RV Canada with Boo the Menopausal Van
Review of RV Canada with Boo the Menopausal Van: Have a Fun Working Vacation
by Barbara Rees
As Dr. Seuss says, “Oh, the places you will go.” That quote about sums up Barbara Rees’ book, RV Canada with Boo the Menopausal Van. The Rees’ “dime and a dream” mode of travel takes them from Powell River, British Columbia, to Newfoundland and back. This is the “Geriartic Gypsies’,” as Barb and Dave refer to themselves, third cross-Canada trip.
Their RV is a 27-foot trailer, pulled by Boo, the menopausal 1992 Ford van, so called because she is unpredictable and frequently overheats! Though they have a pension, they will be selling items—Barb’s first book, brandied blackberry sauce and Dave’s driftwood plus other items to cover expenses. This means stopping at farmers markets along the way; some they’ve sold at before, others they’ve heard of or are told about in their travels. Often they get down to their last pennies before finding a market. Focused on their dream and their goals, they always do get enough to continue in spite of unexpected repairs for the temperamental Boo.
This book is a travelogue for the backroads across Canada. Each town has a unique feature. What Barb’s trip reminded me was a trip on Route 66 in the U.S.: lots of kitschy icons along the way. In Parkside, for example, you’ll find the world’s largest lily. Sara, the giant camel, can be found along the highway near Glenboro. A giant 30-foot nickle is a prominent tourist draw in Sudbury. Outside Kenora on Highway 17, your eyes will be drawn first a giant yellow spider made from a VW bug and then, a few miles later in Kenora, to a giant muskie. In Shediac, the world’s largest lobster stands 16-foot high and weighs 90 tons. What fun to see and photograph these oddball roadside attractions!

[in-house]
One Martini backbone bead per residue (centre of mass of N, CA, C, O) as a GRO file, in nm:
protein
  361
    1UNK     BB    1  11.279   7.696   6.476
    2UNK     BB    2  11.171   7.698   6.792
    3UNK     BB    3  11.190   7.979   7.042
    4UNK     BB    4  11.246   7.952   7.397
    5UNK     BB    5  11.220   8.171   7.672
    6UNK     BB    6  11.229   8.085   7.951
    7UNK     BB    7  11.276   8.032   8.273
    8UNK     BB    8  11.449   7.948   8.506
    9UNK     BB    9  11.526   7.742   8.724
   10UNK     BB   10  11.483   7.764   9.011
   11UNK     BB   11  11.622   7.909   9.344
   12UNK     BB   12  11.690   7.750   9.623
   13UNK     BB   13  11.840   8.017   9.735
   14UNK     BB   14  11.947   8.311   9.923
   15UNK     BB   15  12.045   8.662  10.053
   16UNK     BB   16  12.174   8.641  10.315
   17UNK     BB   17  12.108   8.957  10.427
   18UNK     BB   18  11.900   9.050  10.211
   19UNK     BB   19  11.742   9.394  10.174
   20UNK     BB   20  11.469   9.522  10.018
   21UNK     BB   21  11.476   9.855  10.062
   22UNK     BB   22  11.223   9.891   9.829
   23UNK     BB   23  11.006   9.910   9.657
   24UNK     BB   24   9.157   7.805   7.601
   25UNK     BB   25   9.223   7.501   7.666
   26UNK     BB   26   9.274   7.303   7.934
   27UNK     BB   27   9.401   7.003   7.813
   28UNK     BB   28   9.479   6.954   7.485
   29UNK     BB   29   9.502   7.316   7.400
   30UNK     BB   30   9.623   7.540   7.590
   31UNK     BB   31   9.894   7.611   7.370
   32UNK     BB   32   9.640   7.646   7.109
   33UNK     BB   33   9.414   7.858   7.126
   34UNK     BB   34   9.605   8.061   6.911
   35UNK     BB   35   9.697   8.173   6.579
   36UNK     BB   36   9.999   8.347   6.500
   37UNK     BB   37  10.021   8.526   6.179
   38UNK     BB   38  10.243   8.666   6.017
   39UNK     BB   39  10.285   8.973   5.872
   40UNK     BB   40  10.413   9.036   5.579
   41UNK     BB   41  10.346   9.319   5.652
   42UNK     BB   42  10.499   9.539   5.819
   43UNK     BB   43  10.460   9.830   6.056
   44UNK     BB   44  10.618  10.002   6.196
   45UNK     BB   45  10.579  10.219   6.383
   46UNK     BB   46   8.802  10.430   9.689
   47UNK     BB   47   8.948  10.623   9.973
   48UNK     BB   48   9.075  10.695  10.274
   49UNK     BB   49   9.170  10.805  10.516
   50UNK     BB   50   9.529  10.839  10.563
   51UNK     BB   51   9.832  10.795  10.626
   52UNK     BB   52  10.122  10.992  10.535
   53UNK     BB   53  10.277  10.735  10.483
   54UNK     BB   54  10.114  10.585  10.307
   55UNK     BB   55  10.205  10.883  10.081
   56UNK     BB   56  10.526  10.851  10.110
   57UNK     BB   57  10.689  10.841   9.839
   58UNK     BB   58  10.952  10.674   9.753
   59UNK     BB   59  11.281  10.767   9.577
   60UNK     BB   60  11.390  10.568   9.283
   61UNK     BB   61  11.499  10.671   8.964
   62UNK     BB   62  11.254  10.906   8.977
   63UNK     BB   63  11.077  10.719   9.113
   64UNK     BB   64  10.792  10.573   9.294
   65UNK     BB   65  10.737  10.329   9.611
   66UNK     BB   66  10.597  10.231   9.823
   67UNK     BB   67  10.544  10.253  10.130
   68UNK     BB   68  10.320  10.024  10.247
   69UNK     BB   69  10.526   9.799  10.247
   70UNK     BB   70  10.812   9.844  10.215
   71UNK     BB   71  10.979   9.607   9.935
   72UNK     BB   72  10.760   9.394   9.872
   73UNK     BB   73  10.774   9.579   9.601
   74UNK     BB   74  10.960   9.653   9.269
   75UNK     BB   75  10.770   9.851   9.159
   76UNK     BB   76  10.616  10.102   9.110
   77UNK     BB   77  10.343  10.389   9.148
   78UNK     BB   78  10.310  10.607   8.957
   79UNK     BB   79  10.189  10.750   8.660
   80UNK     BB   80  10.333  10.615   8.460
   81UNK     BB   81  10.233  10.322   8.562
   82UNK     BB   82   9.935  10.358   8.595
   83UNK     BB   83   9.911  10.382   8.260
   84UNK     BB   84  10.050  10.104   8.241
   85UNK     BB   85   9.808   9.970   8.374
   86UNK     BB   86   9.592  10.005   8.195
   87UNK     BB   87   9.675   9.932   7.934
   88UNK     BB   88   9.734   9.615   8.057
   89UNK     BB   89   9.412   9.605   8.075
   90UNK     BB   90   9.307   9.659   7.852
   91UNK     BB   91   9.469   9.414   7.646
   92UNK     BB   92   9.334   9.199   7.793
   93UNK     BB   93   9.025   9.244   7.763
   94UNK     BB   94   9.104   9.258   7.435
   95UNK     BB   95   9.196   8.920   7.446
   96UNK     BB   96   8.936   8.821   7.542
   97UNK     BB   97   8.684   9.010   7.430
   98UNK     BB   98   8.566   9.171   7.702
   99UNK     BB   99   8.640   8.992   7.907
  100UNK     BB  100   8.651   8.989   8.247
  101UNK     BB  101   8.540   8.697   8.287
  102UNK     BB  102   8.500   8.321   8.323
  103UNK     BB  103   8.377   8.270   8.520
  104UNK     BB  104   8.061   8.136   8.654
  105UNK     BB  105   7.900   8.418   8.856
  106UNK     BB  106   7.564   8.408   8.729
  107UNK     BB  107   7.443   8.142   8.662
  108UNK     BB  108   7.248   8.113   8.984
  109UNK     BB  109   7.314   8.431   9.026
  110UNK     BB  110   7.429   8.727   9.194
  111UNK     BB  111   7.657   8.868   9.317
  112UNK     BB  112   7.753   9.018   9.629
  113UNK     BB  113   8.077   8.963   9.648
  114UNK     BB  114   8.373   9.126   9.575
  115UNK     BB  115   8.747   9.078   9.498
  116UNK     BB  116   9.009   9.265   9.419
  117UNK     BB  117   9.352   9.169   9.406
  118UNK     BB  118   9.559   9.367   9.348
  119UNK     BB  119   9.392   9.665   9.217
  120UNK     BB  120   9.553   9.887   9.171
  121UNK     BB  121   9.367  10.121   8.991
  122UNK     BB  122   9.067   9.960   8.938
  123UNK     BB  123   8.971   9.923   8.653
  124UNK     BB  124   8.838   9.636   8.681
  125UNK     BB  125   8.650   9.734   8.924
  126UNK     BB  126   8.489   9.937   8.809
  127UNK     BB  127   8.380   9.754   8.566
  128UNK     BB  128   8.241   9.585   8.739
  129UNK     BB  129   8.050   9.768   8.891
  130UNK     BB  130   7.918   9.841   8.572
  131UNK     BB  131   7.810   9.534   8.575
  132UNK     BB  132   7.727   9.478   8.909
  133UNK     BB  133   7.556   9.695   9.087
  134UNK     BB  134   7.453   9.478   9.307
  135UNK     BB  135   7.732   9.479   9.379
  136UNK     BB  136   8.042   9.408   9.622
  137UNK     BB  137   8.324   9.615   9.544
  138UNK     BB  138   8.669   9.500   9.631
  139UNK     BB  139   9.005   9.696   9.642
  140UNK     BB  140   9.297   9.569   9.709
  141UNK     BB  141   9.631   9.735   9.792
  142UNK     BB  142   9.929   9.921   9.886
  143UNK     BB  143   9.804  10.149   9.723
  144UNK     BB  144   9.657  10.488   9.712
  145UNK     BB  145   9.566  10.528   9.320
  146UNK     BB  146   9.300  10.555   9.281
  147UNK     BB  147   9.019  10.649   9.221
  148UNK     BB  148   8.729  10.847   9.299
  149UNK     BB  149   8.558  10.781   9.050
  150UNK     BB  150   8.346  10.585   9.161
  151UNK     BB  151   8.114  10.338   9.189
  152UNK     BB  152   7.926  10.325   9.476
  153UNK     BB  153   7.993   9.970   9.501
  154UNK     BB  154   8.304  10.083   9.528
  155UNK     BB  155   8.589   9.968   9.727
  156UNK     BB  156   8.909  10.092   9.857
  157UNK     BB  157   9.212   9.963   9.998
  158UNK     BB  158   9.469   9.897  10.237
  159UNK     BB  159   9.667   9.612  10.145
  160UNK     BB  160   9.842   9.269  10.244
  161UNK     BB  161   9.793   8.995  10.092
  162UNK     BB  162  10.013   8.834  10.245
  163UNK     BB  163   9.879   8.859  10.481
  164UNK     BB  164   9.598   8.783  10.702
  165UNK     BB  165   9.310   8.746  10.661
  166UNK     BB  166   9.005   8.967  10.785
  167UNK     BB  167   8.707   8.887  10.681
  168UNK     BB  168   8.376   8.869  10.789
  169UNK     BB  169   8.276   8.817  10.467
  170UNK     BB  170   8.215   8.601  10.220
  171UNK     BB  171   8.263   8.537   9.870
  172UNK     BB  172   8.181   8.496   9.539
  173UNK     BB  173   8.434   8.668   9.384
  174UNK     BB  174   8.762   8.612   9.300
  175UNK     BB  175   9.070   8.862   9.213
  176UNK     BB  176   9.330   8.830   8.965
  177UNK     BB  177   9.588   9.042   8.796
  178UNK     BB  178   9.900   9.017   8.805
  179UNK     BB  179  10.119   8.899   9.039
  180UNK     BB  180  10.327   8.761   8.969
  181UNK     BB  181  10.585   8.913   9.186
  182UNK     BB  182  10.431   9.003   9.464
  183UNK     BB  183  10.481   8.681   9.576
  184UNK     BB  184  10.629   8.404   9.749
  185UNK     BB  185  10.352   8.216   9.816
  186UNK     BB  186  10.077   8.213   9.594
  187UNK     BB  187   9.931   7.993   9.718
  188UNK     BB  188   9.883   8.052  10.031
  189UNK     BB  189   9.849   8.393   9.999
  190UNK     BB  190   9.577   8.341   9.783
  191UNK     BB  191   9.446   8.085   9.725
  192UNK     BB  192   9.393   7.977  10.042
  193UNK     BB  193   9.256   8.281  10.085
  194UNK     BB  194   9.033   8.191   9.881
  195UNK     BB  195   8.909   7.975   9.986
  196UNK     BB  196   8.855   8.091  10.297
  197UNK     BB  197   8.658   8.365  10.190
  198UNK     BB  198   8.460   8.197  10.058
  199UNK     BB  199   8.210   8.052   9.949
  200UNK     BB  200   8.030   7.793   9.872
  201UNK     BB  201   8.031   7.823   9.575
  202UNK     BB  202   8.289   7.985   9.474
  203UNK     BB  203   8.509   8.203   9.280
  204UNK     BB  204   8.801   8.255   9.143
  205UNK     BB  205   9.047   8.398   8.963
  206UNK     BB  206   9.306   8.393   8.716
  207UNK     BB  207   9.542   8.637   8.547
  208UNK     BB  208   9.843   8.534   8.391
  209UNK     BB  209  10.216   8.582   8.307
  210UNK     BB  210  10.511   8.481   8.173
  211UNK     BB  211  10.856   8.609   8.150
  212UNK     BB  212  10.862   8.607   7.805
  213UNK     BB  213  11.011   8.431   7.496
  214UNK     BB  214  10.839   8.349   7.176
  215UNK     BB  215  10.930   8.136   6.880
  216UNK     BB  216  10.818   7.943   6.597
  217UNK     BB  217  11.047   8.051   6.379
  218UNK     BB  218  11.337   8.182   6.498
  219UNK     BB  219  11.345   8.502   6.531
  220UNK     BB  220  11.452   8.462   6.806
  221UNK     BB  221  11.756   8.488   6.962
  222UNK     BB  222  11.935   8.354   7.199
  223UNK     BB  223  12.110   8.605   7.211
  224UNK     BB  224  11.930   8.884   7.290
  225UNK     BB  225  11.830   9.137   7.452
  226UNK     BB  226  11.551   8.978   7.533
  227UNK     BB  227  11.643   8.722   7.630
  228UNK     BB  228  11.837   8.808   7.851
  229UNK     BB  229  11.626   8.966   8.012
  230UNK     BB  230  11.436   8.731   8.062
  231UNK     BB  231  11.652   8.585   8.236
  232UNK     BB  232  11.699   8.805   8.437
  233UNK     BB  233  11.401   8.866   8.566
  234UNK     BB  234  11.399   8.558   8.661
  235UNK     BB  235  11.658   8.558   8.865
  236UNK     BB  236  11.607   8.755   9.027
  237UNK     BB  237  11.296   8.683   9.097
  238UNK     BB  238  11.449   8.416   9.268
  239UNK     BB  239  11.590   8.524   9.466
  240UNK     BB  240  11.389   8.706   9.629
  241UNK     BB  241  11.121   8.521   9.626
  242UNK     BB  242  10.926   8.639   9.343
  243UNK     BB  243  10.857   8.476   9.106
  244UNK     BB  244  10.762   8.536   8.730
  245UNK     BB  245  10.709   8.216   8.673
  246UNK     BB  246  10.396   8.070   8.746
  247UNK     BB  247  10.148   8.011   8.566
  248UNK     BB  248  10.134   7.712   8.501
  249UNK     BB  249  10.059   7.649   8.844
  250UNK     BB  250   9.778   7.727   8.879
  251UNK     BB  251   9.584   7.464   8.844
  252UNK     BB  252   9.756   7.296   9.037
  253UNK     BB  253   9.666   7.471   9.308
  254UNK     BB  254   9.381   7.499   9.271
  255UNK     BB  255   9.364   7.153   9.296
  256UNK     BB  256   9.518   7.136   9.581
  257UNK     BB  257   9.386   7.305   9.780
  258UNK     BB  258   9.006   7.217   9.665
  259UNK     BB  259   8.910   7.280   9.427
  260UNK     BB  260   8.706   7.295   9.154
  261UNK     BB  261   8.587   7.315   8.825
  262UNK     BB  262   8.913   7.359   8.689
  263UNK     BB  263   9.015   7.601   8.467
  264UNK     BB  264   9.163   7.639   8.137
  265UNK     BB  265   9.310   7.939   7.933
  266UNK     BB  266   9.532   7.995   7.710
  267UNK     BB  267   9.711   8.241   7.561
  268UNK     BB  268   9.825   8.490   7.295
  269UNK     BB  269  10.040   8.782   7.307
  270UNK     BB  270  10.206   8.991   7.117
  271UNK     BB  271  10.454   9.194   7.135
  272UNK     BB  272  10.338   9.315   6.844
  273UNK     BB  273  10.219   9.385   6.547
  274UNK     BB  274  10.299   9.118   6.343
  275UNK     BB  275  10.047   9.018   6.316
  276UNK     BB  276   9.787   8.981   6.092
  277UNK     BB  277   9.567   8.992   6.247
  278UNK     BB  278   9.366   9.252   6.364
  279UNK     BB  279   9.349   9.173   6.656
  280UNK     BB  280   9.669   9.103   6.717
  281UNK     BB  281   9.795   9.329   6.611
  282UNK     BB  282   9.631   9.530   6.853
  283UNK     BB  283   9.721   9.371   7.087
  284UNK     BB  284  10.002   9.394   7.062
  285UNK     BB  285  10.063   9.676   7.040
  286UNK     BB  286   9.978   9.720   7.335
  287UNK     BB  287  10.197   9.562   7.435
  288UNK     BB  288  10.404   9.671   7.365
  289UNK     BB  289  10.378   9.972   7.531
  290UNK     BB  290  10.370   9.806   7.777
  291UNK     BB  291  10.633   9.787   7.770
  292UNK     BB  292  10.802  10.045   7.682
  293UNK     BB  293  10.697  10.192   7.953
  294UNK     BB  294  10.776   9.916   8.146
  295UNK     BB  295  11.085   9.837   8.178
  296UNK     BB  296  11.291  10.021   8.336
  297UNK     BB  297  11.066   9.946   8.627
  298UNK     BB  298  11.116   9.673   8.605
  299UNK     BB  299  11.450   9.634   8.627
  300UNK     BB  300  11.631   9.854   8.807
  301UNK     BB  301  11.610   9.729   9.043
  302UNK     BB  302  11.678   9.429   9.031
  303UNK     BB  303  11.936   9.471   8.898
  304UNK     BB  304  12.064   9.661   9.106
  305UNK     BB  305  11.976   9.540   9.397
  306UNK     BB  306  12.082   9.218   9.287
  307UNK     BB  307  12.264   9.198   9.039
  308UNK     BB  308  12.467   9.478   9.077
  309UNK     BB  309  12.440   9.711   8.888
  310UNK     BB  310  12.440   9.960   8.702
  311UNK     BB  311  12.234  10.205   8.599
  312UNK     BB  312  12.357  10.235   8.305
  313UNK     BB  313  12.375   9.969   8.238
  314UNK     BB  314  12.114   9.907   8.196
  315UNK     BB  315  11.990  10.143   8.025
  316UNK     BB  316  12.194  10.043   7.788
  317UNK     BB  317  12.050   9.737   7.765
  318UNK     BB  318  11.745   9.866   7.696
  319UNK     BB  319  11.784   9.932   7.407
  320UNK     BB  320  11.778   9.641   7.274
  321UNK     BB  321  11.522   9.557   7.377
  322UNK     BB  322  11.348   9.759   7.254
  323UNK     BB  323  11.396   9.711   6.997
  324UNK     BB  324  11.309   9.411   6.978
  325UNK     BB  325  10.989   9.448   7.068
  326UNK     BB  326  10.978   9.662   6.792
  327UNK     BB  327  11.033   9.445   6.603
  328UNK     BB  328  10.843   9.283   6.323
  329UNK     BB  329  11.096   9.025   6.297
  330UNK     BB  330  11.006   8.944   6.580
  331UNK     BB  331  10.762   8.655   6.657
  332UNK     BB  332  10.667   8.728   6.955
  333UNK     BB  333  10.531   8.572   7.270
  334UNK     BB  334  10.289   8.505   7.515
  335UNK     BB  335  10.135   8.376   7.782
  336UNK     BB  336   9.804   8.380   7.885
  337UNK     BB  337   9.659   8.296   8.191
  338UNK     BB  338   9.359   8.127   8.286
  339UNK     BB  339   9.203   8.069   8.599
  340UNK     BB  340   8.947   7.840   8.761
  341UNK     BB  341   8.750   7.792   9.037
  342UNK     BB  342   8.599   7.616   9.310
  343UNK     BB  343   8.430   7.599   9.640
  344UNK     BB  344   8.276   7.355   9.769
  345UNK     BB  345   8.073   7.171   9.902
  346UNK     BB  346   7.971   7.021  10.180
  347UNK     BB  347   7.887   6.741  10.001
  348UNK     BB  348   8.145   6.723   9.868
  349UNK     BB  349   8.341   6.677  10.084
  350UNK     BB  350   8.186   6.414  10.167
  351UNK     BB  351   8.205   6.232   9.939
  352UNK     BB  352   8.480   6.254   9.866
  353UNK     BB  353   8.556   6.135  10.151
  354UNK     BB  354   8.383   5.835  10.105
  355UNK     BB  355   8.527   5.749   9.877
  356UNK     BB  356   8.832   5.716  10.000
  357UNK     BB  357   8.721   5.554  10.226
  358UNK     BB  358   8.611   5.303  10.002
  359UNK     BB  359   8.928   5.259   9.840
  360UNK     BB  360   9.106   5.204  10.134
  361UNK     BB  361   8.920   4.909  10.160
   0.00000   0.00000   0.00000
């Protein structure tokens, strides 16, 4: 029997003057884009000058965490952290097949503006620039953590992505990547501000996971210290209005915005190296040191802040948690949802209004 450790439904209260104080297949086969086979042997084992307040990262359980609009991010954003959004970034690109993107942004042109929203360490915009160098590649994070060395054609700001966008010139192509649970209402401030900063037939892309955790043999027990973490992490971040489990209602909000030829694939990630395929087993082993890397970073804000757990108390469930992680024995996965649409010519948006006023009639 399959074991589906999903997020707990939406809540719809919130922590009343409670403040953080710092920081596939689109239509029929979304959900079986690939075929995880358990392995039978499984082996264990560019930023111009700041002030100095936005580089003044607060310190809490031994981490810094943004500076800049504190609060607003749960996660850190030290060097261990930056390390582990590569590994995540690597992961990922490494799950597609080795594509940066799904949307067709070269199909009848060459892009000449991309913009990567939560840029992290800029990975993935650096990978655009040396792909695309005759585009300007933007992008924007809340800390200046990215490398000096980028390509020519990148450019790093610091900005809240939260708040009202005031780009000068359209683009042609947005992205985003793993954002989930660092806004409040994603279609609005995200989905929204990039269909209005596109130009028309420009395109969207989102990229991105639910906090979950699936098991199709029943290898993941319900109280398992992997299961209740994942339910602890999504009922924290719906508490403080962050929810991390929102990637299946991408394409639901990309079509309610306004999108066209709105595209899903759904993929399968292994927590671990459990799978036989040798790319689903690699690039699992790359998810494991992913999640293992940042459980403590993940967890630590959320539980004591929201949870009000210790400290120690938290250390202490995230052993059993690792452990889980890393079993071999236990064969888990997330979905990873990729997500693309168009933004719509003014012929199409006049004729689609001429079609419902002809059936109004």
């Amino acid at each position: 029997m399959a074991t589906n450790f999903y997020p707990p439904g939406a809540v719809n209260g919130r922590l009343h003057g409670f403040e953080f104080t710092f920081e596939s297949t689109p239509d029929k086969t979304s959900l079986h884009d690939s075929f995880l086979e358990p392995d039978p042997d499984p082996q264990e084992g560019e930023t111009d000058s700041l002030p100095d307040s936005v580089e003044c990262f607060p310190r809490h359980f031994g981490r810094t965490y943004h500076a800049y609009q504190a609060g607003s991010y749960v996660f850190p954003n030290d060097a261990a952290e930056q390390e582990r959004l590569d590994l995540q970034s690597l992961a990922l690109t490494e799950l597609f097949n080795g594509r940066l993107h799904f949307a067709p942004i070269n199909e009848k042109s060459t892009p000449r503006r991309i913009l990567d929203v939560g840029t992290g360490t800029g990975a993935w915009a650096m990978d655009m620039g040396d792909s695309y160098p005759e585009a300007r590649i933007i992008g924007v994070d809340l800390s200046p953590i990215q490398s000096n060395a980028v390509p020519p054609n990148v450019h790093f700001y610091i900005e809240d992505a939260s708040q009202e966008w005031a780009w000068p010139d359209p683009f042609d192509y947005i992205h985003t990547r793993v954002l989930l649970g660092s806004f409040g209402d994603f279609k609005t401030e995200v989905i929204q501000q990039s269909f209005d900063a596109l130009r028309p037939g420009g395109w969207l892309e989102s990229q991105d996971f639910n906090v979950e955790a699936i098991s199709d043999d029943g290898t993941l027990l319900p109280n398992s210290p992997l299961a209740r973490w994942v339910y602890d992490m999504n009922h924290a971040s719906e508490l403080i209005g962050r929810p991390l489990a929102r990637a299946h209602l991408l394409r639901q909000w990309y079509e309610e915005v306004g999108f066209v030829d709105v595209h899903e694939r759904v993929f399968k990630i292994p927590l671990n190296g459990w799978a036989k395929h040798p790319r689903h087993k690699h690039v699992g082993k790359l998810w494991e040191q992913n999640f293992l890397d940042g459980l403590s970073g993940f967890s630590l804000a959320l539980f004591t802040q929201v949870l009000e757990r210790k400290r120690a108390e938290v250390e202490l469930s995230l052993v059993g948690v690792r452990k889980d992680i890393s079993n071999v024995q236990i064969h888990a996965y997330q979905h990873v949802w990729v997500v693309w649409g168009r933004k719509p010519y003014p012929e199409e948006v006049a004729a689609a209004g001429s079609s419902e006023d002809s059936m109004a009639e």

We get a peek into small town Canada life, like Miramichi where the bartender at O’Donaghues Pub actually leaves the bar to go down the street to the liquor store to fill a request for Irish Beamers cider! (The liquor store didn’t have it so he made them a Blue Dublin instead.) In Newfoundland, we learn that a tickle is a narrow passage of water, not something that makes you giggle. Along a river in Newfoundland, car after car pulled up along the banks, people set up chairs and got out their coolers to watch five fly fishermen dancing their lines across the water. That was the local entertainment for the day!
Barb’s book is a lesson in frugal RVing. A list of markets in the Resources section will help you plan a similar trip, as will the other tips for how to have a fun working vacation. She lists the visitor centers, a treasure trove of information, and which often have a sani-dump.
Interesting statistics, facts and tidbits are scattered throughout the book. For example, they calculate that by making a thermos of coffee everyday for Dave and tea for Barb rather than buying it, they saved over $1000. They also mention facts like hours of sunshine in various areas or key features of a location. Did you know that Manitou, the Lake of Healing Waters, is five times saltier than the Dead Sea? That means you can’t sink!
I found RV Canada with Boo the Menopausal Van inspiring. Always upbeat in spite of moments when Boo breaks down or money is getting tight, Barb reminds us to appreciate all the wonderful things and people around us. It is also a model for RV travel. By taking backroads and taking time to meet local people you add so much more to your travels. Rather than simply passing through, you make a connection and get a flavor of the local character. You can get that flavor by reading Barb’s book, or use it as a guide to making your own travels more fun and meaningful.
Barb is also the author of RV Canada on a Dime and a Dream. Both books can be purchased at Barb's Web site, Write2Dream.com.
Jaimie Hall Bruzenak
Note: I received a review copy from Barb to use for this review.